The other worry I have is that the information recorded will be used against patients. Most new cars have a black box that records driving information. After a crash, the insurance companies and police are scrambling to get that information. The black box in the car was paid for by the owner. Yet after a crash, that information is taken from the owner and used against him. Now imagine that same scenario in a health care situation with the insurance company knowing every thing that you did. Did you follow the doctors orders exactly? The insurance company would know. Maybe it would adjust your premiums based on how well you follow directions. Or maybe it will decide what care to cover based on how well you followed doctor’s orders.

     E-Care is coming. There is nothing anyone can do stop it, nor should they. People should do their best to make sure that before these new rules and regulations are put in place, the Government has implemented adequate privacy protections. The problem, of course, is what they put in place now can be taken away in the future. Until then, I suggest wearing two hospital gowns (one open in the front, the other in the back) to protect your privacy. Unless, of course, you like the exposure.

Stephen Burch

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     I wrote about the possible legal implications of UbiSoft’s DRM failure here. Well it seems the lawyers at UbiSoft must have read that post and started to worry. They are now giving free games to people affected by the outage.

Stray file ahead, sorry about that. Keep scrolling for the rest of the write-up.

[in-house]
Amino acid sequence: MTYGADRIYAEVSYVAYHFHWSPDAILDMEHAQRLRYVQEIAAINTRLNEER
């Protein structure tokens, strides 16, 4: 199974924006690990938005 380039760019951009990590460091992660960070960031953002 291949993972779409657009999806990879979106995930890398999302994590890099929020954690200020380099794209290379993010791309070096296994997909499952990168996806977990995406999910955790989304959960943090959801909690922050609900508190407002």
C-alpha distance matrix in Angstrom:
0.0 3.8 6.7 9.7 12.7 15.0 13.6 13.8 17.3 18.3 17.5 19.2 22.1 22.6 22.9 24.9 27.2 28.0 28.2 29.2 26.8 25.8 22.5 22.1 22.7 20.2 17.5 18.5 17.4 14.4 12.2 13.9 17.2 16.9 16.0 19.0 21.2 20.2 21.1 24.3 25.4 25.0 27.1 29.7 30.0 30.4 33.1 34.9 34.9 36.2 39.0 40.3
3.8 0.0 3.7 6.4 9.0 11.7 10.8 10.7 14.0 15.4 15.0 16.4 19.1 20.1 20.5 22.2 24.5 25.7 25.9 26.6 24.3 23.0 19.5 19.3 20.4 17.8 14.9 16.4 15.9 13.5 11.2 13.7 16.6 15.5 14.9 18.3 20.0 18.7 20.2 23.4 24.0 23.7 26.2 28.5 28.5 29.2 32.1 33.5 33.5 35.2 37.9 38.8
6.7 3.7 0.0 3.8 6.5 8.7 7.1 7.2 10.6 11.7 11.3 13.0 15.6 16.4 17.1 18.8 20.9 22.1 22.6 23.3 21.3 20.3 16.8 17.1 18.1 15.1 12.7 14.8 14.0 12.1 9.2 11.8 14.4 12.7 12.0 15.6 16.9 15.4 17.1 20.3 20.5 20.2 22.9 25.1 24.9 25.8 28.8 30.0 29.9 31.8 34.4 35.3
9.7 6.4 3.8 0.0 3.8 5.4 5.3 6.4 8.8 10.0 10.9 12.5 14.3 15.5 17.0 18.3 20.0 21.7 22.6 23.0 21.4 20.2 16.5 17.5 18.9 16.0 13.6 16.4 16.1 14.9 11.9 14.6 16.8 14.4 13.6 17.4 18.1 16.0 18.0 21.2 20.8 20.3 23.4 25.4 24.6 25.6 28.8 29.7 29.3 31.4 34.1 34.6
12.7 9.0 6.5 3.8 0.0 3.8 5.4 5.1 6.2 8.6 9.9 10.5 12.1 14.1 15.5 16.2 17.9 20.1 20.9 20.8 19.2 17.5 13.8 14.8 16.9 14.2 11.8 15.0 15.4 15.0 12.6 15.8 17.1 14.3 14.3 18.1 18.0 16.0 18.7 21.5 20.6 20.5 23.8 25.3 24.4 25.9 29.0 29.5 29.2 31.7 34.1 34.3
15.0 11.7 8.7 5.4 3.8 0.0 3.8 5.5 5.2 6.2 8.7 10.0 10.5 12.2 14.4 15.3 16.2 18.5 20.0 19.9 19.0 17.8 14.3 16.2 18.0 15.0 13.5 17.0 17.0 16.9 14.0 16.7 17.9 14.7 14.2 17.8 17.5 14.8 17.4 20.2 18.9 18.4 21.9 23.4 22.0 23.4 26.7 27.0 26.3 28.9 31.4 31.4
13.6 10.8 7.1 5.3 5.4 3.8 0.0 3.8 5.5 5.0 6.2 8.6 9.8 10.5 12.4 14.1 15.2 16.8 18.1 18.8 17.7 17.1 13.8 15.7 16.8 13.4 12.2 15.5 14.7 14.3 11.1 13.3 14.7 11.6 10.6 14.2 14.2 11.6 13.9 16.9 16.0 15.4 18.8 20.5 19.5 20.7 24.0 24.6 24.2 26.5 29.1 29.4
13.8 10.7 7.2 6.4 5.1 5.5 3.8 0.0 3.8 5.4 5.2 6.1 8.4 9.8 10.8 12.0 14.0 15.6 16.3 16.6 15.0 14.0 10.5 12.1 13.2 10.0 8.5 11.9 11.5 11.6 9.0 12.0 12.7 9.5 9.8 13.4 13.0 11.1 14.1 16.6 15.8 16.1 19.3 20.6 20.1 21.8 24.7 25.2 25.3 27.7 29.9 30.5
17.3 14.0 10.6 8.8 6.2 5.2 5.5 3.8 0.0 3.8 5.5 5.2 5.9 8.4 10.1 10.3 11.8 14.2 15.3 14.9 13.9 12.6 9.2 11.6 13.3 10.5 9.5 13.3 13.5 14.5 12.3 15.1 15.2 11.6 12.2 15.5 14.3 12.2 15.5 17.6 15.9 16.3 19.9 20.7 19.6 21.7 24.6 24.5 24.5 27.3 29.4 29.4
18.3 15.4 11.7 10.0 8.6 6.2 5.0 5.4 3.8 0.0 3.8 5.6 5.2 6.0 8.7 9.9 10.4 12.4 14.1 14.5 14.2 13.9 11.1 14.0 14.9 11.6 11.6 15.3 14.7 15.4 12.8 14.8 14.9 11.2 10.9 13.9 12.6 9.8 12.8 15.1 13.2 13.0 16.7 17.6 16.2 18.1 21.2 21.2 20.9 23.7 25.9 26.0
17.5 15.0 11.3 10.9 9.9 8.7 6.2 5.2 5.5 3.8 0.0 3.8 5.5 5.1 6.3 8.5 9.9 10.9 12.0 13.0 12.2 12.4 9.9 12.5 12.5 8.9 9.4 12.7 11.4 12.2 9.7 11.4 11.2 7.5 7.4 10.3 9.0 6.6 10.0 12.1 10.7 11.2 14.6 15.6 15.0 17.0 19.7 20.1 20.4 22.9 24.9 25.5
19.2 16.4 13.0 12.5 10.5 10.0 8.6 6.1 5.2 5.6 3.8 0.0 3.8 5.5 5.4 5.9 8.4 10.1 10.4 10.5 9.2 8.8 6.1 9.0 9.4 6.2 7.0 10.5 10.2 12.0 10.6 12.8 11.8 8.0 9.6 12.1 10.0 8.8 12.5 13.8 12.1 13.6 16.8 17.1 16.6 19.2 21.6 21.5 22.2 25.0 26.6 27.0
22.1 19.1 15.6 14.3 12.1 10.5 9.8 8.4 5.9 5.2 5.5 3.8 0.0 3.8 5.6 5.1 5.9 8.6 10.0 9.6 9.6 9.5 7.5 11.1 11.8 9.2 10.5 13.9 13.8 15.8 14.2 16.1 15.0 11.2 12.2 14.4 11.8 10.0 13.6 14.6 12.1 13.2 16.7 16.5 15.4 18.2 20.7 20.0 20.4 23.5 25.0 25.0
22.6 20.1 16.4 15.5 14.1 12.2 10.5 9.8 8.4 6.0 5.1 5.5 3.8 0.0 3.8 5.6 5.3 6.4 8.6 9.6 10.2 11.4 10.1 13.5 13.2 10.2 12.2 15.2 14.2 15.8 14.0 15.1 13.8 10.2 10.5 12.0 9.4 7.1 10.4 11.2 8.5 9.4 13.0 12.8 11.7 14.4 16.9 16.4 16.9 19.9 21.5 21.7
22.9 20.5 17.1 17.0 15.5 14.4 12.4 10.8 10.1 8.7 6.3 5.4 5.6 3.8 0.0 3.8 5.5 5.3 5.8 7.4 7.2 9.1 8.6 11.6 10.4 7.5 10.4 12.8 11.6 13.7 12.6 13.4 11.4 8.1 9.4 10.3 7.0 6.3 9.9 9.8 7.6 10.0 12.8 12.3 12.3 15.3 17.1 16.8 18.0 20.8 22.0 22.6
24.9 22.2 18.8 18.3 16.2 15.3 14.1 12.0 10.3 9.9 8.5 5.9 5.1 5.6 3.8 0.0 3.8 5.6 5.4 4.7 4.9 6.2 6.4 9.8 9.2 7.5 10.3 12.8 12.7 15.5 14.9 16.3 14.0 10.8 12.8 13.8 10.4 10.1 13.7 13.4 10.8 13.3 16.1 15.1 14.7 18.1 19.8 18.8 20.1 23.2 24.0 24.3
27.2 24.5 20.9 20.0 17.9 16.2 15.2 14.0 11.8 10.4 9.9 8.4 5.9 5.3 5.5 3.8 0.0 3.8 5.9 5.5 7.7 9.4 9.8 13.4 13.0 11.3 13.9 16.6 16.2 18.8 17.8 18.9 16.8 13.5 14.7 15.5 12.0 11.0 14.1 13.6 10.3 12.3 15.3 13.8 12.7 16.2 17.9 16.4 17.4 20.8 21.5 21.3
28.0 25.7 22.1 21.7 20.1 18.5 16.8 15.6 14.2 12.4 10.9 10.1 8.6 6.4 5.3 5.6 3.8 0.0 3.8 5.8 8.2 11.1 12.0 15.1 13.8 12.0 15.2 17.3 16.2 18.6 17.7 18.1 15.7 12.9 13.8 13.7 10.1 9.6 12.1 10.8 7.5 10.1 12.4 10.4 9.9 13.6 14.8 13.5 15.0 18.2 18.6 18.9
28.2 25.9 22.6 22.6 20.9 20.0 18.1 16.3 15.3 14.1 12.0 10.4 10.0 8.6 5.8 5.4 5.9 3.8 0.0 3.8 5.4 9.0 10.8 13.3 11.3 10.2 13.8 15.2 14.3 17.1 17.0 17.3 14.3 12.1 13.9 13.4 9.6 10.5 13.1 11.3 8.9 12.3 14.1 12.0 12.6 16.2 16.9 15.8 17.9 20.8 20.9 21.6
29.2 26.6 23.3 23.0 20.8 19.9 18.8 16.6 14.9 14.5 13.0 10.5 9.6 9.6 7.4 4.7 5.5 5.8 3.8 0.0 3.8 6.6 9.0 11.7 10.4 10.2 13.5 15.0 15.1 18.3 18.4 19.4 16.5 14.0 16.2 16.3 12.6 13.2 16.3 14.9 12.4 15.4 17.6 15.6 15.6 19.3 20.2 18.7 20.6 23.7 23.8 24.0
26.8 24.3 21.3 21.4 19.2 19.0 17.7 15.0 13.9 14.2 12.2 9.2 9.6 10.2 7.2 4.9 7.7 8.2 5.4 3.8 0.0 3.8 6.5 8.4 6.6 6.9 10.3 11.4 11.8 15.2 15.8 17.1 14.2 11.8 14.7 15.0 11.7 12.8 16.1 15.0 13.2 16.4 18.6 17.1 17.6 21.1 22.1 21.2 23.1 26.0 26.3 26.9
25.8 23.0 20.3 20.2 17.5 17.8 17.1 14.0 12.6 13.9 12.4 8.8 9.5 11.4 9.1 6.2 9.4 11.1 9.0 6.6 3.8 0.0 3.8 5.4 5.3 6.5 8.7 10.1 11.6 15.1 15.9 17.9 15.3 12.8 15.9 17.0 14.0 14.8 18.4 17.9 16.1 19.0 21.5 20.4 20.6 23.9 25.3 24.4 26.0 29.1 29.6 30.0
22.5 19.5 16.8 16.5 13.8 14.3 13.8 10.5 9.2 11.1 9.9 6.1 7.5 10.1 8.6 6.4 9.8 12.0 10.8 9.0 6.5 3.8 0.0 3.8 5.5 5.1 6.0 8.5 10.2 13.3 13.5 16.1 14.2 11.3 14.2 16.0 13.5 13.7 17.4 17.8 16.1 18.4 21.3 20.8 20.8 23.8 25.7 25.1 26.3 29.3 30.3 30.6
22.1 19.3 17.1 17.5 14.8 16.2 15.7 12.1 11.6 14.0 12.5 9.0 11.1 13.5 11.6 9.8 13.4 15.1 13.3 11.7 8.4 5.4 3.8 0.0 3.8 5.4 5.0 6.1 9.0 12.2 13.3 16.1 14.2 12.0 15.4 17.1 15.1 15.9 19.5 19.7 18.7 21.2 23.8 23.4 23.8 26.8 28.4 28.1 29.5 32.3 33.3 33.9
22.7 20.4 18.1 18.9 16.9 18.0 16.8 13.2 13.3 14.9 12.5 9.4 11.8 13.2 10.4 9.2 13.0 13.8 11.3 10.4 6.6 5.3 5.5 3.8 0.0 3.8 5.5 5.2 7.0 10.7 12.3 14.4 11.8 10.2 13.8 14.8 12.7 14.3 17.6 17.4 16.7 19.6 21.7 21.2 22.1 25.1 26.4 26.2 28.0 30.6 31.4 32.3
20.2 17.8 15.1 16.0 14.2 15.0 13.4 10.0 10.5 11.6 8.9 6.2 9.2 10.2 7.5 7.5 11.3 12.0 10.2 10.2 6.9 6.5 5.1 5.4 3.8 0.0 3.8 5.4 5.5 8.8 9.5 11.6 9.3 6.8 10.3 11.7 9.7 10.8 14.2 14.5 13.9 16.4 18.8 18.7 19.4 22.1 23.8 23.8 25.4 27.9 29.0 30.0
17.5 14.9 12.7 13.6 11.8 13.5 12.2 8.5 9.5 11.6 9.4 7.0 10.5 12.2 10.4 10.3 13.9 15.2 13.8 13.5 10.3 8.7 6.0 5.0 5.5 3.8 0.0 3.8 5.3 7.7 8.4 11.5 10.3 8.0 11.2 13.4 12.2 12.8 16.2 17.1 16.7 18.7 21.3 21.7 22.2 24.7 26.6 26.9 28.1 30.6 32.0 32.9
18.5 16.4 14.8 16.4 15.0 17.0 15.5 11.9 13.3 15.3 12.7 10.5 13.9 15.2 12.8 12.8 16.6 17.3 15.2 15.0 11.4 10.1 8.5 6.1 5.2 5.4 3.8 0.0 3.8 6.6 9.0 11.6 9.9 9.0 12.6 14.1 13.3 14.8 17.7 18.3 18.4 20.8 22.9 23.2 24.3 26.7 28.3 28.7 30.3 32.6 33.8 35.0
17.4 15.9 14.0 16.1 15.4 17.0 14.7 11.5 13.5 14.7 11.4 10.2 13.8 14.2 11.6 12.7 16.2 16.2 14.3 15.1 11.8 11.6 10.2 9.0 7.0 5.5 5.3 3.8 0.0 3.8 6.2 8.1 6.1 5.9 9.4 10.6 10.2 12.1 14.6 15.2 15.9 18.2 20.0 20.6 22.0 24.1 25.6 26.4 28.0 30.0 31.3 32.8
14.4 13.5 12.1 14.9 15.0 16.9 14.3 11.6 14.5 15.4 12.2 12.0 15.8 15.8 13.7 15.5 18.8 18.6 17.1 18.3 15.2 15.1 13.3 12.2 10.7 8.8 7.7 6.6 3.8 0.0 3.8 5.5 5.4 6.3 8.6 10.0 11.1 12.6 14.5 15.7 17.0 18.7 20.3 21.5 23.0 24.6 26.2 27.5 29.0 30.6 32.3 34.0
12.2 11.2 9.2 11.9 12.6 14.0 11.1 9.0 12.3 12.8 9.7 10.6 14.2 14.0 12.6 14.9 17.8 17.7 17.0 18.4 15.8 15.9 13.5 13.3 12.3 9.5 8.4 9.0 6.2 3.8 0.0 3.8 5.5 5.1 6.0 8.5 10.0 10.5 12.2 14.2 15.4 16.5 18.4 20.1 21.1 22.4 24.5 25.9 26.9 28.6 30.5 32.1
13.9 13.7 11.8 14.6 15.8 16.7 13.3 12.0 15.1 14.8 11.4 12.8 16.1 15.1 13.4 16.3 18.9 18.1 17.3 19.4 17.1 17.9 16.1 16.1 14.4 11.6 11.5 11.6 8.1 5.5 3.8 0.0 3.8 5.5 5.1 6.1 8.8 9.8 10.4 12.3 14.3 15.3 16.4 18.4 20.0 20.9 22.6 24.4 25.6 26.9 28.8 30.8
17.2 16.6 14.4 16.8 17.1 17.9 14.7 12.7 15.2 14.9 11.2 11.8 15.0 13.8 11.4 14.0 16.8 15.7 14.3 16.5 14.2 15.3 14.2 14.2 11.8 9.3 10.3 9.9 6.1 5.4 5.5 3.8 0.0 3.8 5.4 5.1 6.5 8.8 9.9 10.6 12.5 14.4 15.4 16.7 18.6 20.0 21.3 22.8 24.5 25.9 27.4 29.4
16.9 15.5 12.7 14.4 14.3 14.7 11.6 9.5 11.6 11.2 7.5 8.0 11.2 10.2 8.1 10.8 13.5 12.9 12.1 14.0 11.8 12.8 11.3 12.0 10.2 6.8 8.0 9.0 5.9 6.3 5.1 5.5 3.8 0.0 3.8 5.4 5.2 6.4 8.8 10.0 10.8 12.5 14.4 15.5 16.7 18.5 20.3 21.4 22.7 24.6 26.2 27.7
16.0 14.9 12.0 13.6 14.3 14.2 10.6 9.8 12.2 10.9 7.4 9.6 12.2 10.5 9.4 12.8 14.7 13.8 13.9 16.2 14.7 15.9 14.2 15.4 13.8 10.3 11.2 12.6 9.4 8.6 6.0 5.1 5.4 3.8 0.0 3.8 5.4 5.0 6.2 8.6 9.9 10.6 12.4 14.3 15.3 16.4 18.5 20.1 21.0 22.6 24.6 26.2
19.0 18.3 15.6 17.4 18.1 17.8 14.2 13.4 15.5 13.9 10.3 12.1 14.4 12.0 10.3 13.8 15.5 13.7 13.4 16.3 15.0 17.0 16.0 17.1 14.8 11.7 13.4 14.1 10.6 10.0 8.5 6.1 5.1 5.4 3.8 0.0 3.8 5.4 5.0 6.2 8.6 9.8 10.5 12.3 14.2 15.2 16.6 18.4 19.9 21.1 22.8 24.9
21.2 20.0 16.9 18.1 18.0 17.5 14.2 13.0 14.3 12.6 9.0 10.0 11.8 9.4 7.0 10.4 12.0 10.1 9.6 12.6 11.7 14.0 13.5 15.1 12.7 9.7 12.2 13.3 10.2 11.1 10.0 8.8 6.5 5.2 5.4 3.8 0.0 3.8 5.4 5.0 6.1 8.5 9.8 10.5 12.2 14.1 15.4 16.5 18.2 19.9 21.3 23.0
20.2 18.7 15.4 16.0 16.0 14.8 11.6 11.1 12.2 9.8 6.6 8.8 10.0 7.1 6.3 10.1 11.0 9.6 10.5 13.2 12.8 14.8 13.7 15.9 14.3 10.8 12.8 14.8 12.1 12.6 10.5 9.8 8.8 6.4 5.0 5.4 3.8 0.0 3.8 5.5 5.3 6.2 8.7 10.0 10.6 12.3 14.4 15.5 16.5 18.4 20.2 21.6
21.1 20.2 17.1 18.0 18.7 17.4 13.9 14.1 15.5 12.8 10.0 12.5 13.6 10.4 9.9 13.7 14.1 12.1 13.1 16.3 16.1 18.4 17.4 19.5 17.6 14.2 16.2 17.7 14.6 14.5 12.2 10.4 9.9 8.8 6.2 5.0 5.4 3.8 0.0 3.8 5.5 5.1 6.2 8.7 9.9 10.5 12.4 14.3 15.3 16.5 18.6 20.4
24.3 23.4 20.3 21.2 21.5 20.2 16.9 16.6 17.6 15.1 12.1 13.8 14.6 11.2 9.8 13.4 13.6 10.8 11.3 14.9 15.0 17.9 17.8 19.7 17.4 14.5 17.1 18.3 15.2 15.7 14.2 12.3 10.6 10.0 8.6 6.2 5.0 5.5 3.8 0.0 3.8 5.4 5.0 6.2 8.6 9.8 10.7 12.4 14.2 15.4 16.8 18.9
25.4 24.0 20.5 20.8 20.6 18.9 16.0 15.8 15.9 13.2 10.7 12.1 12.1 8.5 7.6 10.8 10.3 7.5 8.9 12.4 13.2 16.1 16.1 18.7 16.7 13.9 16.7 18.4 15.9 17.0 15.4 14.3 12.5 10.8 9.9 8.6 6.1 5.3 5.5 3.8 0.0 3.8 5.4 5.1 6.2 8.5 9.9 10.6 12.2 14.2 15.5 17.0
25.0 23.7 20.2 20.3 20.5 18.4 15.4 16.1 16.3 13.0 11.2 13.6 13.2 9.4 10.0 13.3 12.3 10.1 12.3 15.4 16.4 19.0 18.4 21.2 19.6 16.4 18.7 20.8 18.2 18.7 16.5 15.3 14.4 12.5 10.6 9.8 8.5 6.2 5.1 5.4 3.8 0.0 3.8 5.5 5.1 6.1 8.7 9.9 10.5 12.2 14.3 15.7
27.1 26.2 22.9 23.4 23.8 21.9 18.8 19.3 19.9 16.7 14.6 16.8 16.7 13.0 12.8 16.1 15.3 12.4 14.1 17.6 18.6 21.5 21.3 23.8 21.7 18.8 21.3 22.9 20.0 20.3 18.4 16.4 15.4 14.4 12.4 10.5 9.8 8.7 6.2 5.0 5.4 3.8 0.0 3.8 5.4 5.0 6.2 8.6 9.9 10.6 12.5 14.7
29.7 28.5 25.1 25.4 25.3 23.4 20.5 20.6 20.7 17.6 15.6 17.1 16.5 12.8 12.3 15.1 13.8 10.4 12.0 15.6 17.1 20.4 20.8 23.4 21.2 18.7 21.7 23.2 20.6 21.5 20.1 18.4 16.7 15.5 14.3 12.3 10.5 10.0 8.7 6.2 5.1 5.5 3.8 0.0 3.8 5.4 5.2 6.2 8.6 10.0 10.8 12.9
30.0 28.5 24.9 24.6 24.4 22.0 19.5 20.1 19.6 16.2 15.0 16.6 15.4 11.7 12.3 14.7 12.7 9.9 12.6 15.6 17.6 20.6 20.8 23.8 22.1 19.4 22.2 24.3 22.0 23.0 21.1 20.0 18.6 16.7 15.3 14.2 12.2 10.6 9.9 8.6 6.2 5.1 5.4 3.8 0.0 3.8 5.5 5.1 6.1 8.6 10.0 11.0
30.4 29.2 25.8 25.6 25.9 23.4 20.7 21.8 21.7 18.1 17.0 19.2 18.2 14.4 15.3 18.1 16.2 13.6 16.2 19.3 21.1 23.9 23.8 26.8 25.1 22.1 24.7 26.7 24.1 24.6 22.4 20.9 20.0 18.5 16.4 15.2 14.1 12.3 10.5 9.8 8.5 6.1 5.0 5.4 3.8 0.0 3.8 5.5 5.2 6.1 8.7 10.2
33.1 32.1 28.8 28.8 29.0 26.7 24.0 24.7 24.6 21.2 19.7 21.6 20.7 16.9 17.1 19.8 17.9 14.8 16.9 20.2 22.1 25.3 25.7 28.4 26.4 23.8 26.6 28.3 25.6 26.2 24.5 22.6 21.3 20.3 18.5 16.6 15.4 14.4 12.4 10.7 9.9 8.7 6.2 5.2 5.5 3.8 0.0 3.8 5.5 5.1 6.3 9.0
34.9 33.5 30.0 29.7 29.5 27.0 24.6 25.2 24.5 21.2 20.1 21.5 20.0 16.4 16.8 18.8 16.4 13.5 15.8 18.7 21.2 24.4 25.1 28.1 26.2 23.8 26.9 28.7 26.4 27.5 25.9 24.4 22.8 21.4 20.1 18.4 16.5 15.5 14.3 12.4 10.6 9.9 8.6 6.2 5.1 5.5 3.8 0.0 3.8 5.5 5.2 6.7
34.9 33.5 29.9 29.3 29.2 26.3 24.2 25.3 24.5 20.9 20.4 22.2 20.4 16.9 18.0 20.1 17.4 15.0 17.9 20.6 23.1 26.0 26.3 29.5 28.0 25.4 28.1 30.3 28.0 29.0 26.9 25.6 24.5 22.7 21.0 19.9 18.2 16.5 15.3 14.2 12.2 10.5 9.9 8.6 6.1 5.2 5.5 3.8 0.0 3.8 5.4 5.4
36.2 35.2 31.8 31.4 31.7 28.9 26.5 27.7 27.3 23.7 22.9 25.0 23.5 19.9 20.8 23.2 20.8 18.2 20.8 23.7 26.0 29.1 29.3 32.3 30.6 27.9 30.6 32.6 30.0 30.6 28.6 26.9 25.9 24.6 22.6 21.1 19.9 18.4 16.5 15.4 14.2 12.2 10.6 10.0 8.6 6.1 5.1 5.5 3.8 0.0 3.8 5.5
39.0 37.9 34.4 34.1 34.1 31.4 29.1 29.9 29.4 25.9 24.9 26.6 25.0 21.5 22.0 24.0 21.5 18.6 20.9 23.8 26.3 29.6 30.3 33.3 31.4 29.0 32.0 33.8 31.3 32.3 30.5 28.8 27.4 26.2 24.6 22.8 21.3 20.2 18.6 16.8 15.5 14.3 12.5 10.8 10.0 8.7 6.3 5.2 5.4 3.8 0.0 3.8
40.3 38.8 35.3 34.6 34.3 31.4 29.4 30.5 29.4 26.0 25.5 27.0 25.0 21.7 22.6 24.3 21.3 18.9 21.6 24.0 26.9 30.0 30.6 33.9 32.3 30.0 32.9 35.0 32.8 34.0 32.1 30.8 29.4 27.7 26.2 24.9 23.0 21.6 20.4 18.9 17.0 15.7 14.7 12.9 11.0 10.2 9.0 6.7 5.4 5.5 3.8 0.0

I also posted about the 11th Circuit’s ruling on email and privacy. Well, a petition for rehearing was filed and was joined by the good folks at the Electronic Frontier Foundation. Hopefully something good will come of this.

Stephen Burch

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     With the USPS facing budget problems and considering dropping a day of service, it seems very suspicious that the 11th Circuit makes a ruling that basically removes any 4th Amendment protection for email correspondence (Rehberg v. Paulk). In this post, Professor Kerr discusses this decision and why he believes it is wrong. For those non-legal types reading, the 4th Amendment provides:

The right of the people to be secure in their persons, houses, papers, and effects, against unreasonable searches and seizures, shall not be violated, and no Warrants shall issue, but upon probable cause, supported by Oath or affirmation, and particularly describing the place to be searched, and the persons or things to be seized.